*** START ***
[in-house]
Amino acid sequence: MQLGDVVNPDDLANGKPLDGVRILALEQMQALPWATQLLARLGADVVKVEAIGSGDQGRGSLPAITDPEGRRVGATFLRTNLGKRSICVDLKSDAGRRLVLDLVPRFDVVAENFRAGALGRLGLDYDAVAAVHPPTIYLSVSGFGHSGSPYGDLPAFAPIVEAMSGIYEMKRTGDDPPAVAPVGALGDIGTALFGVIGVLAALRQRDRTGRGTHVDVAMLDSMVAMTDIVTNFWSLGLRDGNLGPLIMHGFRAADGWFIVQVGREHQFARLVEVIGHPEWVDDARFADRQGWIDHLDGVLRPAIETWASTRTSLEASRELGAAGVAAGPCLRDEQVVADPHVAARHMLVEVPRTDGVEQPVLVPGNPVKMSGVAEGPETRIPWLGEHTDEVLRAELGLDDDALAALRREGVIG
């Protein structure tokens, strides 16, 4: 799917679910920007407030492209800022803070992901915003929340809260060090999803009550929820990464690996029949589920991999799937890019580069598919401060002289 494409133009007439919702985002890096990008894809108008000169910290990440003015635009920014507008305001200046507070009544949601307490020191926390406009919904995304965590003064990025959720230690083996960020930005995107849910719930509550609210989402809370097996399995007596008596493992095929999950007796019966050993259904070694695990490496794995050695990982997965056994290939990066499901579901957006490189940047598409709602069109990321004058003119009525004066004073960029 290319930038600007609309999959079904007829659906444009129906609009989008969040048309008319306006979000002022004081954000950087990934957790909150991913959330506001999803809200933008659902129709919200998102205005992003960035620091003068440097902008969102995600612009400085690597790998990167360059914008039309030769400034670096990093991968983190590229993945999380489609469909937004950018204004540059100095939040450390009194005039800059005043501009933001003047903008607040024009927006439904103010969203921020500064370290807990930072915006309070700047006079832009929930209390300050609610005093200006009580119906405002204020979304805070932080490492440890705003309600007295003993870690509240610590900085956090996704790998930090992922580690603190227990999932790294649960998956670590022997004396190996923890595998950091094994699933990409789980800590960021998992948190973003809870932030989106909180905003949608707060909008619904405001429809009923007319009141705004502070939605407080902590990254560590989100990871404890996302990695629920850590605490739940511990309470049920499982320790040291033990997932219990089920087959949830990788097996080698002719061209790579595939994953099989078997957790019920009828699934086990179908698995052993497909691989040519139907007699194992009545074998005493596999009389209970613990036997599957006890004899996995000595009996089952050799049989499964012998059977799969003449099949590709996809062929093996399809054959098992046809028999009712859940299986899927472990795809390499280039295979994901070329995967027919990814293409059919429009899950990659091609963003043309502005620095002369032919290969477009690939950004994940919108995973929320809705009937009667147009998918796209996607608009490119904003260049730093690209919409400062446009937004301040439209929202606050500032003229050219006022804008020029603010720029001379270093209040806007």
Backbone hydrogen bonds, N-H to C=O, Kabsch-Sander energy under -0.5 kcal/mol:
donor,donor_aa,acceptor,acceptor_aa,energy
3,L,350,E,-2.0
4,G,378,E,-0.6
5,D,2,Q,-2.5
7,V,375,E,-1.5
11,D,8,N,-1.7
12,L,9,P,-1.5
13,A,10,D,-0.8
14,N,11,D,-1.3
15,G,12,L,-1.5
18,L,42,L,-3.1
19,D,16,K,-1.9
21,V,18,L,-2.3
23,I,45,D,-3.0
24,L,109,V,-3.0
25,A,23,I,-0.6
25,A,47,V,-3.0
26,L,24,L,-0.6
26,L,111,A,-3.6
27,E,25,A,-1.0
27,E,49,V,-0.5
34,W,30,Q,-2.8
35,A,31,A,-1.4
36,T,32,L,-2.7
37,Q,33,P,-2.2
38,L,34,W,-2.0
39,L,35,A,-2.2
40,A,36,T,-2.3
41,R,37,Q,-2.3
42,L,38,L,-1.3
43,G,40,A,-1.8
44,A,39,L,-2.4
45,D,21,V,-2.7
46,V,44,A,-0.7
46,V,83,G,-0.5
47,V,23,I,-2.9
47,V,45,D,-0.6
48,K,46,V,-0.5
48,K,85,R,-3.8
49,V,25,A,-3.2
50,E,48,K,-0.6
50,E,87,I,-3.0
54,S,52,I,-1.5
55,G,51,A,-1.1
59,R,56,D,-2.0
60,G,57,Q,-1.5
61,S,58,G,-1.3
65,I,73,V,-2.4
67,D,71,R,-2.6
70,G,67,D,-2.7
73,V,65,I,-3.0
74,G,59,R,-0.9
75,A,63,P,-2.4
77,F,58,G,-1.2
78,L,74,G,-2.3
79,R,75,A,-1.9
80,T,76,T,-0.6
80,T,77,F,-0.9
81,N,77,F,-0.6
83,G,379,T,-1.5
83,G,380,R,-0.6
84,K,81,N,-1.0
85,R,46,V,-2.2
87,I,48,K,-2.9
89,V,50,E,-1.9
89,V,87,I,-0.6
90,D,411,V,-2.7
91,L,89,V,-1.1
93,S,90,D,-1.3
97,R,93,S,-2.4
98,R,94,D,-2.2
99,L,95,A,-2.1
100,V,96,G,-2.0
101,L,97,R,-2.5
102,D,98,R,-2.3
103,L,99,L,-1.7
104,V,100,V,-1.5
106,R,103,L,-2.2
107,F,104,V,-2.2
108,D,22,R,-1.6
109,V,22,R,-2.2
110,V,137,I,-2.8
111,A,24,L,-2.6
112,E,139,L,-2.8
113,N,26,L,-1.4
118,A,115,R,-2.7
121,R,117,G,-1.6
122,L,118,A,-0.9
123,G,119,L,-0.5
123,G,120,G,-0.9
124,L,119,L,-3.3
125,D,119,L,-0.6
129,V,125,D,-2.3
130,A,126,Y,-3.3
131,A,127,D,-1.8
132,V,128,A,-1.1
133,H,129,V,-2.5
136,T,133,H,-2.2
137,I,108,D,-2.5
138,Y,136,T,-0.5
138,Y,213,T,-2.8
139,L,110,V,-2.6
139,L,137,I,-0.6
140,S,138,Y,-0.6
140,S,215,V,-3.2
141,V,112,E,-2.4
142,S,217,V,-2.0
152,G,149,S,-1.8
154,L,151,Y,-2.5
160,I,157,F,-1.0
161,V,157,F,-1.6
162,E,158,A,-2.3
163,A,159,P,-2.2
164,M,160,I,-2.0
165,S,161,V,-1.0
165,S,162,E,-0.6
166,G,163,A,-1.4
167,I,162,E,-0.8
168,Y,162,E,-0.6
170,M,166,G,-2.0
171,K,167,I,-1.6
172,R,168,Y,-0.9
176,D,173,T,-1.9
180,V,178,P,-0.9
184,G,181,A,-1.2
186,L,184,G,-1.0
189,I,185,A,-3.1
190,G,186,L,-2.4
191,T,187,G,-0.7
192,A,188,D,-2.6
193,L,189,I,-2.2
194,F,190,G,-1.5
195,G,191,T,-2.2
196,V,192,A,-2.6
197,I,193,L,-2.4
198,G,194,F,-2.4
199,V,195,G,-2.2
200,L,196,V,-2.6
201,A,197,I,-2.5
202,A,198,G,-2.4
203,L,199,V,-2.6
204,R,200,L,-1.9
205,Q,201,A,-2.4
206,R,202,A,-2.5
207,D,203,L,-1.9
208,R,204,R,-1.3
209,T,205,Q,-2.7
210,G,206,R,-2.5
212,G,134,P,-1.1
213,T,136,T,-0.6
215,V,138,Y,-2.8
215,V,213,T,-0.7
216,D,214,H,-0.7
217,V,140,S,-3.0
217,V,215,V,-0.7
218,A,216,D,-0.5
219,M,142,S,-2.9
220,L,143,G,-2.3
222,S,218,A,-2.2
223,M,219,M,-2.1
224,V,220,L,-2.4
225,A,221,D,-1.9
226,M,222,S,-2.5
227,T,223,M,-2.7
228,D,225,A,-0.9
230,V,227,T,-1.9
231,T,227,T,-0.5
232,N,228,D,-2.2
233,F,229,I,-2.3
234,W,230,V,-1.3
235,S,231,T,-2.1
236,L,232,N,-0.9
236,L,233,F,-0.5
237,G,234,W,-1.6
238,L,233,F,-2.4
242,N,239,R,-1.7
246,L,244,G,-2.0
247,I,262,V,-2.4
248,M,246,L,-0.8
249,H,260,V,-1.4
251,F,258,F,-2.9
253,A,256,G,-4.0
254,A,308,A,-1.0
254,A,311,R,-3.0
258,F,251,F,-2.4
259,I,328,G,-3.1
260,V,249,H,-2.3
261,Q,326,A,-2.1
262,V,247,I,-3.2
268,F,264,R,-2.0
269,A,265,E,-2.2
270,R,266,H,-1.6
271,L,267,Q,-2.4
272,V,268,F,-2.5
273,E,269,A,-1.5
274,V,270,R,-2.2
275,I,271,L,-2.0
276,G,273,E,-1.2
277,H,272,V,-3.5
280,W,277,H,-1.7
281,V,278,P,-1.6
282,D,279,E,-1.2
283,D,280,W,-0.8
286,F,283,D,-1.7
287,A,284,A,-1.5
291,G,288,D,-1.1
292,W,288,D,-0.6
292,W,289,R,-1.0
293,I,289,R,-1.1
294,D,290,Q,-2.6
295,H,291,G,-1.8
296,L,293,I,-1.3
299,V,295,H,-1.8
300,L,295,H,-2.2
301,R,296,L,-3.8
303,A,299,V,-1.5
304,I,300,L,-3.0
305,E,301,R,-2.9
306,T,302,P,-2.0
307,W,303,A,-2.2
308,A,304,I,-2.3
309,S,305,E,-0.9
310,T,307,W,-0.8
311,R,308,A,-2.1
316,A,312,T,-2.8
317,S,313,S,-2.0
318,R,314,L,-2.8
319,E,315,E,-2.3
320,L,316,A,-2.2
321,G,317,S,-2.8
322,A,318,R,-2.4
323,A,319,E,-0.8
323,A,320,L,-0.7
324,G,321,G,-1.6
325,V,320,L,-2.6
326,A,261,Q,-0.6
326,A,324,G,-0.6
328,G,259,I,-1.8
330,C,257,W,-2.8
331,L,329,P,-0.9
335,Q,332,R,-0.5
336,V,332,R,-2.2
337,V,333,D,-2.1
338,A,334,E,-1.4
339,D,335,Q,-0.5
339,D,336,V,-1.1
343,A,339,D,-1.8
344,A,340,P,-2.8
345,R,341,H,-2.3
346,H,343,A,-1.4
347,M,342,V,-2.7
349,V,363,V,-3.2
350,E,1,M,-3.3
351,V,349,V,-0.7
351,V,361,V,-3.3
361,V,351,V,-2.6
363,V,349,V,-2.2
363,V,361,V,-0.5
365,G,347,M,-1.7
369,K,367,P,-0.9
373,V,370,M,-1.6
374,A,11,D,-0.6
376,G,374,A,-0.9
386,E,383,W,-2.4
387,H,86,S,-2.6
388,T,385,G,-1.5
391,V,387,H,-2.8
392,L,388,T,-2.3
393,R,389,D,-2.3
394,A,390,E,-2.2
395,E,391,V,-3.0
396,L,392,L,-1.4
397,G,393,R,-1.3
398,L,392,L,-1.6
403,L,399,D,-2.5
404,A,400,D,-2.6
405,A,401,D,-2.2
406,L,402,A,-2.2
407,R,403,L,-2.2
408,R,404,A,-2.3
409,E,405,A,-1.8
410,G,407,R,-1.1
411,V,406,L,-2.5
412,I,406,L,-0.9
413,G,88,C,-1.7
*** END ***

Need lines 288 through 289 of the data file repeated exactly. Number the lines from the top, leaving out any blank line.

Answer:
412,I,406,L,-0.9
413,G,88,C,-1.7